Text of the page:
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Sunday, January 09, 2022

Akiko Iwasaki talks about mucosal immunity

Akiko Iwasaki is a Professor of Immunology at Yale and a former student in my department (Dept. of Biochemistry, University of Toronto). She got her undergraduate degree in biochemistry in the mid-1990s1 and then did her Ph.D. in the Dept. of Imunology under my friend and colleague Brian Barber.

Alex Pallazzo is a keen podcast listener and he alerted me to an interview with Akiko Iwasaki on the EMBO podcast channel: The Right Place at the Right time. There are several reasons why listening to this podcast is worthwhile if you are interested in science and immunology. The most important reason is that it gives you a good idea of the depth of knowledge in the field because the level of the interview is pitched at those who have a considerable understanding of imunology. I'm not one of those people but I recognize good science when I hear it.

Another reason is that she discusses COVID-19 and how vaccines work. As you know from earlier posts, the serum antibody levels induced by the current vaccines wane after a few months so that vaccinated people can get infected by the SARS-CoV-2 virus. The secondary response then kicks in protecting you from serious illness. In order to stop the initial infections and prevent the spread of the virus we might have to get booster shots every six months or so and that's not a satisfactory solution.

Iwasaki works on something called mucosal immunity, which is new to me but very familiar to the experts. Here's a brief description from her website and a figure from Wikipedia.

The mucosal surfaces represent major sites of entry for numerous infectious agents. Consequently, the vast mucosal surfaces are intricately lined with cells and lymphoid organs specialized in providing protective antibody and cellular immunity. One of the most fundamental issues in this field concerns how antigens in the mucosa are taken up, processed, and presented by antigen presenting cells. Our laboratory's goal is to understand how immunity is initiated and maintained at the mucosal surfaces, particularly by the dendritic cells (DCs), through natural portals of entry for pathogens that are of significant health concerns in the world.

We focus on understanding how viruses are recognized (innate immunity) and how that information is used to generate protective adaptive immunity.

I hope I understand this well enough to explain it in simple terms. Mucosal immunity means that there are IgA antibodies in the mucosa that surrounds cells in certain parts of the body. For our purposes, the cells in the respiratory tract are important in COVID-19. The memory B-cells and T-cells that respond to the antigen are located right under the mucosa. Imagine that you could produce a vaccine that induced IgA against SARS-CoV-2 in the mucosa. The antibodies would be located right where the virus enters the body and they don't disappear over time like IgG in the blood stream. Furthermore, the secondary response is induced right near the site where the virus is attacking the body.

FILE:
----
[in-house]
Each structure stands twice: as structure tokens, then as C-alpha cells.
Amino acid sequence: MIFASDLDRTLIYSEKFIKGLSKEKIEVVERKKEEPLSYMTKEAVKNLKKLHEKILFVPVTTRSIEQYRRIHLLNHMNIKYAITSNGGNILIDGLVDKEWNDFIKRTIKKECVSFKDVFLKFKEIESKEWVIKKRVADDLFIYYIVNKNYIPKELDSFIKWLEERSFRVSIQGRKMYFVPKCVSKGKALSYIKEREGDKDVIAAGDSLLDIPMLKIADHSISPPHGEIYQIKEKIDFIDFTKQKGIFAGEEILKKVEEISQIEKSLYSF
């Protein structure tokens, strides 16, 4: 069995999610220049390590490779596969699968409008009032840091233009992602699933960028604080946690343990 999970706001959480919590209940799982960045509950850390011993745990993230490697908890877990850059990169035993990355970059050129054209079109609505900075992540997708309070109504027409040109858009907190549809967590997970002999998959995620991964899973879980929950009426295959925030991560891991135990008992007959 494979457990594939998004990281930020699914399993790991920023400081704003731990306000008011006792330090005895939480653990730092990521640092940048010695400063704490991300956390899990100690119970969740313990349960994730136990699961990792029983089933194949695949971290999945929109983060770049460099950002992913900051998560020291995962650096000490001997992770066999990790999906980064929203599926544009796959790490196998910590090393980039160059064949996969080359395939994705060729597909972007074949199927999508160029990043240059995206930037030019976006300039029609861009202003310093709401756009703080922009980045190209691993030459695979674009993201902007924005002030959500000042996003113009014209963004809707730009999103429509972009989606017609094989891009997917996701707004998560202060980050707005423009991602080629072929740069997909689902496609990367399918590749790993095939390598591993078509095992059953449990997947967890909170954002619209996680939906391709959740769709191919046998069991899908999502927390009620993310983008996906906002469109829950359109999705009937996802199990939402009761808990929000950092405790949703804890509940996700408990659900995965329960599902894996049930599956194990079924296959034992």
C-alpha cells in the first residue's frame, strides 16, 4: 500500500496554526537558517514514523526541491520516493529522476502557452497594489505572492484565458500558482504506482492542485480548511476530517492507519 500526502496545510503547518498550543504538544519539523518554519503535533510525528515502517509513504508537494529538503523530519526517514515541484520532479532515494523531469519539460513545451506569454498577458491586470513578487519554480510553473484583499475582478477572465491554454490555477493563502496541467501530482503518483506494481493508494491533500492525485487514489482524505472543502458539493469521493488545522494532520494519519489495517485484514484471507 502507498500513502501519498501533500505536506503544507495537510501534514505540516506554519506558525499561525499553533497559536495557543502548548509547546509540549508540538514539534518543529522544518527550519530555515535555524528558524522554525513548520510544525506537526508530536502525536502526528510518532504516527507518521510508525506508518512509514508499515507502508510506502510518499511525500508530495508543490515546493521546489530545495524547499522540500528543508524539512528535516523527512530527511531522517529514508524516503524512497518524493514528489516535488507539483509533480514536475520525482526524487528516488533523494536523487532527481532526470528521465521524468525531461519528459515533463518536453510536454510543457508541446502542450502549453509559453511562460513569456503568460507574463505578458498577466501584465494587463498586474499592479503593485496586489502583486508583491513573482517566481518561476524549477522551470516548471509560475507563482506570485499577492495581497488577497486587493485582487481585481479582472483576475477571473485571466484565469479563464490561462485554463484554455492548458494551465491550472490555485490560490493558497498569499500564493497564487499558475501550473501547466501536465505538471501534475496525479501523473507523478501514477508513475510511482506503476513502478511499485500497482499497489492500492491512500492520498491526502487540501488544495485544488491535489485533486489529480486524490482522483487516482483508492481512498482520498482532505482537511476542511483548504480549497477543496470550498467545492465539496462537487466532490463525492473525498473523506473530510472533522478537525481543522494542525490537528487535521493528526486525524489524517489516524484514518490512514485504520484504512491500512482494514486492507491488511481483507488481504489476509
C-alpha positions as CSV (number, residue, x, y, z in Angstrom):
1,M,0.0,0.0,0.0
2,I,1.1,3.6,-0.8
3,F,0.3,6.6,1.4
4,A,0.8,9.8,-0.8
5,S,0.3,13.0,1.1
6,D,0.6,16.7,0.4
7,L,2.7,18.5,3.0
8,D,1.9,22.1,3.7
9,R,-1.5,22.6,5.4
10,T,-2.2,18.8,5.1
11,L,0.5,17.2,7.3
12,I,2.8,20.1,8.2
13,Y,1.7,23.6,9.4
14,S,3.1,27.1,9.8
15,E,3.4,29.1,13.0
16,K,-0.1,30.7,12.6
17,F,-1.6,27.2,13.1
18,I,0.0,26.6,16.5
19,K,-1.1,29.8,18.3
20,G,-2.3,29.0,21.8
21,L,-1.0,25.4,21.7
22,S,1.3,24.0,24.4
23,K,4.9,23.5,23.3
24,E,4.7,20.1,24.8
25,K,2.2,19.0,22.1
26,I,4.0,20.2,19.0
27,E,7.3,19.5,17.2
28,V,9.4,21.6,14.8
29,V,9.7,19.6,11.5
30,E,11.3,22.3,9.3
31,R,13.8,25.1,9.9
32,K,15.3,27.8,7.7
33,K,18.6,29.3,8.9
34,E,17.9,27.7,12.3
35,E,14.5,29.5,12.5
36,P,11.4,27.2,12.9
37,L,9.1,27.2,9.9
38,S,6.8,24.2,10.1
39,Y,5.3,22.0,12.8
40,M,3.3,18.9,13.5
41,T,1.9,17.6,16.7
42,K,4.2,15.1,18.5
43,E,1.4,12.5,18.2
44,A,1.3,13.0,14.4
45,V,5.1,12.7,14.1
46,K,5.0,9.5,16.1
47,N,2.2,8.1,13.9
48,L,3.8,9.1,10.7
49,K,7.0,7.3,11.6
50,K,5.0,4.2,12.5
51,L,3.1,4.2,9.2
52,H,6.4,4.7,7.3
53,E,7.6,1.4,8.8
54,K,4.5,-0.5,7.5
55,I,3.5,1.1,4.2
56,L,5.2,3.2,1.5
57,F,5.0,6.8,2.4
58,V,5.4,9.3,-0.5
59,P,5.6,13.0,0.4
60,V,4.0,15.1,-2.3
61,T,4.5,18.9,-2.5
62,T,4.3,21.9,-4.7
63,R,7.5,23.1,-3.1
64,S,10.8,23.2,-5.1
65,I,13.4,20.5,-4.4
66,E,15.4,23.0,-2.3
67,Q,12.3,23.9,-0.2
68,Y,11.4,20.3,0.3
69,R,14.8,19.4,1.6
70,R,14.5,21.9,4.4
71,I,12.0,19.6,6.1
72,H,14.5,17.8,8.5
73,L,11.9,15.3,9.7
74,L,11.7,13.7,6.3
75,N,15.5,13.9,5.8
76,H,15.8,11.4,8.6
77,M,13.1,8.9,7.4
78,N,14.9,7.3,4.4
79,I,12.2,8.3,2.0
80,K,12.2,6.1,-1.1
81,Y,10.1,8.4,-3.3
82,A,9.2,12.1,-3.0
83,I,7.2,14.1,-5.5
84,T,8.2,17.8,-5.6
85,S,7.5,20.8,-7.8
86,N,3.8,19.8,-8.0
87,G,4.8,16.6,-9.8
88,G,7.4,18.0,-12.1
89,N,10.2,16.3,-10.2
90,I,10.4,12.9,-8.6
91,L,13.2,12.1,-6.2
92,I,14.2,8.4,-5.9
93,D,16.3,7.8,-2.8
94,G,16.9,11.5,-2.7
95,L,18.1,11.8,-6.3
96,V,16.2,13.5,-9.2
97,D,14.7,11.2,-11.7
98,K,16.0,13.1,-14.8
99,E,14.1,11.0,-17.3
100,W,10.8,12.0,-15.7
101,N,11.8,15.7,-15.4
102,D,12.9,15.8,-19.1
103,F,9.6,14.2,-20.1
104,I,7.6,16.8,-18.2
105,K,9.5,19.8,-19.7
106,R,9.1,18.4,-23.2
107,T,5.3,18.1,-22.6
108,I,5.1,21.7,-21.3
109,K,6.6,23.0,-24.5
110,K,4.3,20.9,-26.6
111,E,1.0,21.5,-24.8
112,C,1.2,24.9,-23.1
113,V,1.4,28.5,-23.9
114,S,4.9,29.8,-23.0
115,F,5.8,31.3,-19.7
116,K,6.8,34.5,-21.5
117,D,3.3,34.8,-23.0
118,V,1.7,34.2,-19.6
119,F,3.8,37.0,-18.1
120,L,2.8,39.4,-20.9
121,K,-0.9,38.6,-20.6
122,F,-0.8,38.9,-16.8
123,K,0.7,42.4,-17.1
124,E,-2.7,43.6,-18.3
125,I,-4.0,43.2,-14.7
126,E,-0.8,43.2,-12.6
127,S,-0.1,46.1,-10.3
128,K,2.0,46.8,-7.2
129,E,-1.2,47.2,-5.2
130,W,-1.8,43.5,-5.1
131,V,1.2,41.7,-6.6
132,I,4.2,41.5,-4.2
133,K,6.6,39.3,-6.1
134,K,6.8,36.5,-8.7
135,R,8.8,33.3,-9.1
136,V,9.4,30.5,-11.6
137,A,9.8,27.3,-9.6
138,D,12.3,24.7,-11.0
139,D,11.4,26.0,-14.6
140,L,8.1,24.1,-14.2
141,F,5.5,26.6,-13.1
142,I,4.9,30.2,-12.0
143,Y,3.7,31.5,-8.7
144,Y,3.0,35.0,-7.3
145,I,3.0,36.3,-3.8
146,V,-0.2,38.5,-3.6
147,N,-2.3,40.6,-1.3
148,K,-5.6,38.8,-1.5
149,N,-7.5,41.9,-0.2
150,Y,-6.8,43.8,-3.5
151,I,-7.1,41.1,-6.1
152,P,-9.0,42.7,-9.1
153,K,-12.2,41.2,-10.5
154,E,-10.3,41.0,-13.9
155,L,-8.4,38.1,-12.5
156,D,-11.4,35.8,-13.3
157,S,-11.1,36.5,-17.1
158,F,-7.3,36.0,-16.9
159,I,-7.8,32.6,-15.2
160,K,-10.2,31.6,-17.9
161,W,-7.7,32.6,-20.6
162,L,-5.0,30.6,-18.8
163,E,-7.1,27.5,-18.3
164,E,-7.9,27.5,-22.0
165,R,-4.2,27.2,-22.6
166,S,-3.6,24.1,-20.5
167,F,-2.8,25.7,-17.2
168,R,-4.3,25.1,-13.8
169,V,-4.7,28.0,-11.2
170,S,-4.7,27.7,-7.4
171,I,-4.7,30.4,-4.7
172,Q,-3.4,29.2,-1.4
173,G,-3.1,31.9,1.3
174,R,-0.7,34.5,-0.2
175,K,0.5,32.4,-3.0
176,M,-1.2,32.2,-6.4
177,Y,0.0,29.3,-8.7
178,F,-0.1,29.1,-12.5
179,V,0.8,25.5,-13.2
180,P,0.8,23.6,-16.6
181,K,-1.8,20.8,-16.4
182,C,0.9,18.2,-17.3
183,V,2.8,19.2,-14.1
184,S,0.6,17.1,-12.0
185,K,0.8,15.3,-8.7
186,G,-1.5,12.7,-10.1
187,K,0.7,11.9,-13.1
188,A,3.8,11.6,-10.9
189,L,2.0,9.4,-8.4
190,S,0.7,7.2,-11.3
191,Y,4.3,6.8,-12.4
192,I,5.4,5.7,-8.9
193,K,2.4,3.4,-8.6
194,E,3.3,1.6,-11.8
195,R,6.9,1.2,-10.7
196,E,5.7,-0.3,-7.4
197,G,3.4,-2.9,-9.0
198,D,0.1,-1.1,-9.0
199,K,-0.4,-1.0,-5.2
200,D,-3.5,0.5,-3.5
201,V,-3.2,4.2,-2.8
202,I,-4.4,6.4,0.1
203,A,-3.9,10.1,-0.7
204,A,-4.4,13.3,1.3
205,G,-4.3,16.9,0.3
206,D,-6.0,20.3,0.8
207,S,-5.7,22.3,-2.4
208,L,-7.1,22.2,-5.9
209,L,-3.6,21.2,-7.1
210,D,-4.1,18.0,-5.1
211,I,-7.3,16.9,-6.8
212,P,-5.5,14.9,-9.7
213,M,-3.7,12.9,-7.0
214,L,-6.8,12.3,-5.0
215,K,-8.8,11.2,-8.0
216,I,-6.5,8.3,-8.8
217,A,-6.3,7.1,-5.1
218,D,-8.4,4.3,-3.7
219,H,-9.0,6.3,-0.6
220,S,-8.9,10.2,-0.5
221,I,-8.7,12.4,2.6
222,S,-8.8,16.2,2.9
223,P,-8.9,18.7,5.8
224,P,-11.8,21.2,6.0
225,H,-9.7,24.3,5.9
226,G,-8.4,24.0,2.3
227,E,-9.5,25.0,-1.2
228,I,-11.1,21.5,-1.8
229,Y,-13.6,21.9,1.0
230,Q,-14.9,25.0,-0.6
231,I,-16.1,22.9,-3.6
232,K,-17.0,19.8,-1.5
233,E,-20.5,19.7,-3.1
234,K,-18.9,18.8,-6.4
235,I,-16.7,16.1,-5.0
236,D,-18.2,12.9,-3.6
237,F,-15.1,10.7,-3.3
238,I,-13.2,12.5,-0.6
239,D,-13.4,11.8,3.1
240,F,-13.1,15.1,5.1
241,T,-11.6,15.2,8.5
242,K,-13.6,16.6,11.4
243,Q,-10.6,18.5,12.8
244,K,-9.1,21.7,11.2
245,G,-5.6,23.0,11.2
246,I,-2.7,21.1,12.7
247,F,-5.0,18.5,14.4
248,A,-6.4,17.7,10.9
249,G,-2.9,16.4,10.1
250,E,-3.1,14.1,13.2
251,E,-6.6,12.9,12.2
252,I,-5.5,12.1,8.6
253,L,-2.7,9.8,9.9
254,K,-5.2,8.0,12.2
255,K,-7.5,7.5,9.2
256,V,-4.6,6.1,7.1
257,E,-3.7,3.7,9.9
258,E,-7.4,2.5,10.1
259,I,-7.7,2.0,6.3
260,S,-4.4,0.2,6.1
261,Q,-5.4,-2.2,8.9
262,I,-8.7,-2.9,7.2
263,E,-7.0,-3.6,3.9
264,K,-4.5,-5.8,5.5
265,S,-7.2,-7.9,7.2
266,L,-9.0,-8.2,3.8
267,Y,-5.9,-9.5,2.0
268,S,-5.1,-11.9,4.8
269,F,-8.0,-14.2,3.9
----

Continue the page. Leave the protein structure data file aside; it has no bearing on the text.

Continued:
I think you need a nasal/throat spray vaccine to make this work and such vaccines are under development. They would probably have to be given in conjunction with the intra-muscular mRNA vaccines. I wish I could get Brian Barber to explain this but I can't seem to contact him. He gave a short lesson in immunology on his daughter, Jill Barber's Instagram account last year so I know he could do it.

I learned one other thing from listening to Akiko Iwasaki. We know that SARS-CoV-2 is more virulent in cold weather, especially during the winter months. She explains that the mucosal layer needs to be kept moist but during the winter months it can dry up due to the low humidity. The outside air is cold, therefore the humidity is low, and we import that air into our homes and workplaces. This dry air promotes spread of the virus.

Maybe we should be installing extra humidifiers to keep the humidity at higher levels?

It's a bit of a stretch from Akiko Iwasaki to Jill Barber but we've known Jill since she was little and my wife and I are big fans so here's a musical interlude to take your mind off COVID-19.



1. She must have taken my Molecular biology course and that's probably why she knows so much!

Saturday, January 08, 2022

What is the best COVID-19 vaccine?

Take any vaccine you can get whenever you can. Moderna is the probably the very best vaccine and Pfizer-BioNTech is a close second. AstraZenica is very good but Johnson & Johnson not so much.

A brief summary of the COVID-19 vaccines was published in the Dec. 23rd issue of Nature. It doesn't go into a lot of details but I think the overall impressions are valid. The most serious probem with the summary is that it doesn't take into account the Omicron variant.

Mallapaty, S., Callaway, E., Kozlov, M., Ledford, H., Pickrell, J. and Van Noorden, R. (2021) How COVID vaccines shaped 2021 in eight powerful charts. Nature 600:580-583. [PDF] The extraordinary vaccination of more than four billion people, and the lack of access for many others, were major forces this year — while Omicron’s arrival complicated things further.

The first graph shows the popularity of the major vaccines. It's significant for two reasons. First, people in North America don't realize that the AstraZeneca vaccine has made such an enormous contribution to fighting the pandemic. That's because AstraZenica wasn't approved in the United states in spite of its effectiveness and it got a bad reputation in Canada.